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Into The West

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Don’t be fooled by the regional nature of the company – there’s no room for amateur dramatics in Eastern Angles. It’s a fully professional outfit so all actors are salaried and finding a place within the company, even a temporary one, means facing off some very stiff competition. ‘We’ve got about ten full-time staff and once we’ve got companies assembled that figure can double’ Cutting explains. ‘The companies are hired on a project-by-project basis. There are some actors who return to do successive projects but, by and large, I like working with new people. I don’t want things to stagnate so it’s good to see new faces all the time. Like everybody else, we tend to audition in London simply because that’s where most of the actors are. There’s one or two who have located back to this area but most of the young actors who come from this area move to London.’

Auditioning in London may be a necessary evil but Cutting never lets the process affect the integrity of his company – every performance that Eastern Angles gives has a local focus and that’s not about to change. ‘Having a local resonance often makes a show very particular and people like things that are very particular’ Cutting says. ‘One of the big successes of late has been the National Theatre of Scotland’s play Black Watch which is about a specific Scottish regiment but it’s played all over the world and there’s absolutely no reason why that can’t happen with any show.’

Cutting insists that the need for a local angle in no way constrains his creativity or means he has to pass up on subject matter that he might otherwise have tackled. ‘Never’ he says, confidently. ‘In fact, I find it easier because it helps you to rule out certain things. And I don’t believe there’s anything that we can’t do because you can always find a local angle on something that you want to do. It’s a bit like Woman’s Hour on Radio 4. People say “Oh, it’s just about women” but it’s not. If you listen to the show you soon realise that it’s about everything. There’s no subject they can’t cover, it just requires a little spin sometimes in order to see it from a different angle. And it’s not that I don’t like big theatres or big classic plays – I do, I love them – but I just like to do something different and, as a company, we’re all about putting on performances that other people haven’t thought about putting on.’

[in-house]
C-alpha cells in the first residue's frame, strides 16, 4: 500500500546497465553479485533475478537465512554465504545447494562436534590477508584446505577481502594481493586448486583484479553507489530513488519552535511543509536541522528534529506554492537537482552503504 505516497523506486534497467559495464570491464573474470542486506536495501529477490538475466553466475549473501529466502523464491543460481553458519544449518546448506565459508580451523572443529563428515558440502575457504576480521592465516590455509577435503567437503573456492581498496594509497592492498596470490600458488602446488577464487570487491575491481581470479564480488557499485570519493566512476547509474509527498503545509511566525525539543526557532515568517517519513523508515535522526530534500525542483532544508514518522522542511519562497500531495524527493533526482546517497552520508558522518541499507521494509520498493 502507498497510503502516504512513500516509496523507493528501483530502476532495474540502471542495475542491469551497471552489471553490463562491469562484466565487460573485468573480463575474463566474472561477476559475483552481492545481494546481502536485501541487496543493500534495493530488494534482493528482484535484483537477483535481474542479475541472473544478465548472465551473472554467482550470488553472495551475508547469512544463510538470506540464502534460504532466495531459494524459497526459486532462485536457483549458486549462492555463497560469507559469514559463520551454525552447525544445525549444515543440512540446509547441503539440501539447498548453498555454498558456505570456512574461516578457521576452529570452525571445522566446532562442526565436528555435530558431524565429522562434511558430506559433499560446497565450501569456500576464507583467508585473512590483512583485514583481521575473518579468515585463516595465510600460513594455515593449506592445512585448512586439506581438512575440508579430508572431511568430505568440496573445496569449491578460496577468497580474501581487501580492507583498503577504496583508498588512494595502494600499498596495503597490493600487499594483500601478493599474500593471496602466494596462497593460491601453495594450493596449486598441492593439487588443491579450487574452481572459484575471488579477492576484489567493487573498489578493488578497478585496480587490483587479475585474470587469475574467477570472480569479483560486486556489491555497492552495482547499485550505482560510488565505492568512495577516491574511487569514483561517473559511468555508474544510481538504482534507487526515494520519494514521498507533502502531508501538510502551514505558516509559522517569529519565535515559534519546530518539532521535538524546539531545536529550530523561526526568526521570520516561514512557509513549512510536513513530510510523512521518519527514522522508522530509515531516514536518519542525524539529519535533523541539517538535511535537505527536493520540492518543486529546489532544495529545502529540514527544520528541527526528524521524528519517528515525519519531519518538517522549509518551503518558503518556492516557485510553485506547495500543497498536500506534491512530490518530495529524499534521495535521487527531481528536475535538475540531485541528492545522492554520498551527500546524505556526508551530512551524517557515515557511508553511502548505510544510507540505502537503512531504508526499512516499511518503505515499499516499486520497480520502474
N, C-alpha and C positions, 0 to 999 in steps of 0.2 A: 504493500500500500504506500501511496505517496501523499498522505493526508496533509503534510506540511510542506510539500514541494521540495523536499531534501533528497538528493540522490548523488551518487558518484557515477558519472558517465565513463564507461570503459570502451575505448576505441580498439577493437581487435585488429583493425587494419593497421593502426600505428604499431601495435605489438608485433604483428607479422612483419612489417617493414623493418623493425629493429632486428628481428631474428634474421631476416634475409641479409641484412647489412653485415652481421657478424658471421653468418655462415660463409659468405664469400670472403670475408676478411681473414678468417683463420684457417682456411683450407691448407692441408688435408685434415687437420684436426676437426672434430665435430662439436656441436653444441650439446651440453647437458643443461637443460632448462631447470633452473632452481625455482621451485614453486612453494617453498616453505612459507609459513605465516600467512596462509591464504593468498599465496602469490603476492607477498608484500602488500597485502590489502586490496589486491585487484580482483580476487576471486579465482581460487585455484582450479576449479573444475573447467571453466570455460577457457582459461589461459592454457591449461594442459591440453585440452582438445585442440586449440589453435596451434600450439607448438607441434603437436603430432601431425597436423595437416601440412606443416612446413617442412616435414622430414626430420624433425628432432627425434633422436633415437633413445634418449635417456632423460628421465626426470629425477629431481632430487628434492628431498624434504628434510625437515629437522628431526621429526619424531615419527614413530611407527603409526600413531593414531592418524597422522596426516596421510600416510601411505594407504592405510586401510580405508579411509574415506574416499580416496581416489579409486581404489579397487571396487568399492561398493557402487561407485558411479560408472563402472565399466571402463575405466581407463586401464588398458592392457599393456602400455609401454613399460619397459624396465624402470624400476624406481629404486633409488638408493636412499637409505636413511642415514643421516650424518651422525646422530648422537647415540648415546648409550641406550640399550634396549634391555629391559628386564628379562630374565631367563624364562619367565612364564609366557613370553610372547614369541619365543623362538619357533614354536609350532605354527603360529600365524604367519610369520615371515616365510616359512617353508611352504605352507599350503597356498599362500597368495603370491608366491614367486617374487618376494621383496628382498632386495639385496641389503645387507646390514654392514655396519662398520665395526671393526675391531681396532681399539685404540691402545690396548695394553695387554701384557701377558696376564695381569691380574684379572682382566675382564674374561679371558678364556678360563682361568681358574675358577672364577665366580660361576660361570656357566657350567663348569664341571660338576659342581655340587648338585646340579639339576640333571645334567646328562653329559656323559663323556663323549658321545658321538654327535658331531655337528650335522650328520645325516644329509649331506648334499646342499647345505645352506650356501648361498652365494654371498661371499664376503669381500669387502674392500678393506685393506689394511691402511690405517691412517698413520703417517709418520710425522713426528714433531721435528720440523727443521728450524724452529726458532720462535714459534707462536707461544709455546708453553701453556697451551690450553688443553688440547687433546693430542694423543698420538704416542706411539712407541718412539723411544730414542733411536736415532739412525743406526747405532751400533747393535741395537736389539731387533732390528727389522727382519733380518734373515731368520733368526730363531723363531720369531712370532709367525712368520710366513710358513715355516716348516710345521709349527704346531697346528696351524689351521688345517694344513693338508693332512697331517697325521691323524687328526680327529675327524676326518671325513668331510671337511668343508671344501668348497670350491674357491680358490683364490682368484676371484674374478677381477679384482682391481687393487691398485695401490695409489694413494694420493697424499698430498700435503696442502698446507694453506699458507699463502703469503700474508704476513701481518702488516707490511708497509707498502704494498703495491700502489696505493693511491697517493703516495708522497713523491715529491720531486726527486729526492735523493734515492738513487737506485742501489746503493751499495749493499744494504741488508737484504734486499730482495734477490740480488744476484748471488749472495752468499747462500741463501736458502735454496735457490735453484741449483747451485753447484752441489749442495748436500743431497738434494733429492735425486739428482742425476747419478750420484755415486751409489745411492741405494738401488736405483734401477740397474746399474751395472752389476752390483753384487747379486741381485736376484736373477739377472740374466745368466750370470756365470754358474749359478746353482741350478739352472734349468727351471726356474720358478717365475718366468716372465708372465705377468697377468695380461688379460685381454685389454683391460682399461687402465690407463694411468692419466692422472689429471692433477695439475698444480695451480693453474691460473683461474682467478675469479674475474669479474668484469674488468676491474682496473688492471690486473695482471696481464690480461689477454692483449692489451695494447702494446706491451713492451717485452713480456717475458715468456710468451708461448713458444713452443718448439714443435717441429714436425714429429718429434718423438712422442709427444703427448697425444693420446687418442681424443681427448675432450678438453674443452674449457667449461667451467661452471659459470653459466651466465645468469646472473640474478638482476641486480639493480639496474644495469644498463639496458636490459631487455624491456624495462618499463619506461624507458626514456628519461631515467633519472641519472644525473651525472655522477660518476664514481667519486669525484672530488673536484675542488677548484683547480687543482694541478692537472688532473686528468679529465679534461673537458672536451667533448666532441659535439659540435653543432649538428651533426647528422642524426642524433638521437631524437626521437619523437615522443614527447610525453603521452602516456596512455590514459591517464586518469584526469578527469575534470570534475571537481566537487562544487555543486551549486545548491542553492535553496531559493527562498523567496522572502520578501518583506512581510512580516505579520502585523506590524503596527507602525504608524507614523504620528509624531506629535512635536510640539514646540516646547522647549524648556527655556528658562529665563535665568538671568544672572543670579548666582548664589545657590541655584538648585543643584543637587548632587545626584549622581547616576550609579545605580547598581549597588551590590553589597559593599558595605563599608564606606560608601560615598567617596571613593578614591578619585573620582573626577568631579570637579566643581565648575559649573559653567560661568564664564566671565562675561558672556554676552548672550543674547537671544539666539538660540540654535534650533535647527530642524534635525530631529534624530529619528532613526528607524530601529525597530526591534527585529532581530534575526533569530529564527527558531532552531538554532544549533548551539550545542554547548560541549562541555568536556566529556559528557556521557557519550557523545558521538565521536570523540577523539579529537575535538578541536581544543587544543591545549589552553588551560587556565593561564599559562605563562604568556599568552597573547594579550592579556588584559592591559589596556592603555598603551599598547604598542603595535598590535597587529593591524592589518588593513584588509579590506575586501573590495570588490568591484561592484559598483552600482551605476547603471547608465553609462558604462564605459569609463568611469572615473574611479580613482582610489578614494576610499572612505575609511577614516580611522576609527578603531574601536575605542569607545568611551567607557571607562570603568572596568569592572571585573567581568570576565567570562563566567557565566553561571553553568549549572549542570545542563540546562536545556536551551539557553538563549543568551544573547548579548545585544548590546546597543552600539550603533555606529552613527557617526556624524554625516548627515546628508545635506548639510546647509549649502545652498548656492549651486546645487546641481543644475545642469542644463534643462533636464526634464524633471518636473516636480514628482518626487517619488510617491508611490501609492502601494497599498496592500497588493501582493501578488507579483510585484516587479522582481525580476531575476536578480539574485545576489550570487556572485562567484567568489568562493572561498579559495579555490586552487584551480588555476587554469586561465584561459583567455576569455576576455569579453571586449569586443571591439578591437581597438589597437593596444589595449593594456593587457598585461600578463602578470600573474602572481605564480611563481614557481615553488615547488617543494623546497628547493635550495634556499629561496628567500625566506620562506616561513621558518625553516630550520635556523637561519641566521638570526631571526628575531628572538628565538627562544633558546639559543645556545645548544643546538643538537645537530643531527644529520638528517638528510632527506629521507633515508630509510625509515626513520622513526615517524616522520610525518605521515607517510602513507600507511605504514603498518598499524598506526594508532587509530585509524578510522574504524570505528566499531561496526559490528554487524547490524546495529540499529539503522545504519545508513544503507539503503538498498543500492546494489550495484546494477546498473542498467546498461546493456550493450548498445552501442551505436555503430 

The venues for some of those performances have been bizarre in the extreme. The Eastern Angles players may regularly perform in orthodox locations like the Key Theatre in Peterborough, but you’re just as likely to see a show being staged in a pub, a village hall, an aircraft hangar, or a potting shed. ‘We did a show (‘The Wuffings’) in Notcutts Nurseries despatch warehouse which we dubbed the largest potting shed in Europe’ Cutting laughs. ‘That was pretty good, actually. We also did a play in a fire station once and there were a couple of call-outs during the performance! We carried on, naturally. One of the calls was a false alarm so the crews managed to get back to catch the end of the show.’

There’s method in Cutting’s madness and choice of zany venues however; they’re not simply chosen in order to gain the company an arty and wacky reputation as he explains. ‘I think it’s part of the work of the company to take theatre out to the places that we call “non-velvet spaces” – places where you wouldn’t normally expect to see performances. Also, places like potting sheds or warehouses or churches have their own histories and virtues. They have their own authority and I think they create a very natural backdrop to plays and other forms of art. The problem with some glossy, purpose-built new buildings is that they’re almost competing with the performance itself. They seem to be saying “Look, we’re every bit as wacky as the art” and I’m not sure that’s a great thing.’ Despite being an actor by trade, Cutting rarely gets to tread the boards these days – he’s far too busy with the day-to-day running of what is now a large and successful theatre company. Not that he misses the glare of the footlights too much. ‘I’m mainly behind the scenes these days but, to be honest, I don’t miss the acting too much. I like doing rehearsal readings or one-off performances but I can’t do the full 50-gig tour any more. I certainly don’t miss that!’

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